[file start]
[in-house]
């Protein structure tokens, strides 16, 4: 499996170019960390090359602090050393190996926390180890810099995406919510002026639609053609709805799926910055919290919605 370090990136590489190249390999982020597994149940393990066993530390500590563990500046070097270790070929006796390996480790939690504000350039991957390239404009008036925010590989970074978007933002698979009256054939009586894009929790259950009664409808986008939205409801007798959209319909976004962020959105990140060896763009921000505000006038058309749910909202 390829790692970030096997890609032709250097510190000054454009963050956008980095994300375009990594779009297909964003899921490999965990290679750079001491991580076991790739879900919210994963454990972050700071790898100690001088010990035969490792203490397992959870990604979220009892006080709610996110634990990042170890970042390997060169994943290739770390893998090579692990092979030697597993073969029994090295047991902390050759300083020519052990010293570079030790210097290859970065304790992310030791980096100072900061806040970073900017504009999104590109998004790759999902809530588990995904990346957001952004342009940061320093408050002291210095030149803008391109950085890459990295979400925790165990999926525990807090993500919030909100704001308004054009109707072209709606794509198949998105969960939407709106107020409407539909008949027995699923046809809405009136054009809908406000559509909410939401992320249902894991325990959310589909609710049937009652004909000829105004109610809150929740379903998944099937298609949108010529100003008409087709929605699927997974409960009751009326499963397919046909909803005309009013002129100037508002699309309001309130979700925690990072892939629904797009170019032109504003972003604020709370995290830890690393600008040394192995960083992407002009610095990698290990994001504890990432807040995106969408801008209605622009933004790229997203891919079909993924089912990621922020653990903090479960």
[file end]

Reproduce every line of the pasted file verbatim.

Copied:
[in-house]
């Protein structure tokens, strides 16, 4: 499996170019960390090359602090050393190996926390180890810099995406919510002026639609053609709805799926910055919290919605 370090990136590489190249390999982020597994149940393990066993530390500590563990500046070097270790070929006796390996480790939690504000350039991957390239404009008036925010590989970074978007933002698979009256054939009586894009929790259950009664409808986008939205409801007798959209319909976004962020959105990140060896763009921000505000006038058309749910909202 390829790692970030096997890609032709250097510190000054454009963050956008980095994300375009990594779009297909964003899921490999965990290679750079001491991580076991790739879900919210994963454990972050700071790898100690001088010990035969490792203490397992959870990604979220009892006080709610996110634990990042170890970042390997060169994943290739770390893998090579692990092979030697597993073969029994090295047991902390050759300083020519052990010293570079030790210097290859970065304790992310030791980096100072900061806040970073900017504009999104590109998004790759999902809530588990995904990346957001952004342009940061320093408050002291210095030149803008391109950085890459990295979400925790165990999926525990807090993500919030909100704001308004054009109707072209709606794509198949998105969960939407709106107020409407539909008949027995699923046809809405009136054009809908406000559509909410939401992320249902894991325990959310589909609710049937009652004909000829105004109610809150929740379903998944099937298609949108010529100003008409087709929605699927997974409960009751009326499963397919046909909803005309009013002129100037508002699309309001309130979700925690990072892939629904797009170019032109504003972003604020709370995290830890690393600008040394192995960083992407002009610095990698290990994001504890990432807040995106969408801008209605622009933004790229997203891919079909993924089912990621922020653990903090479960």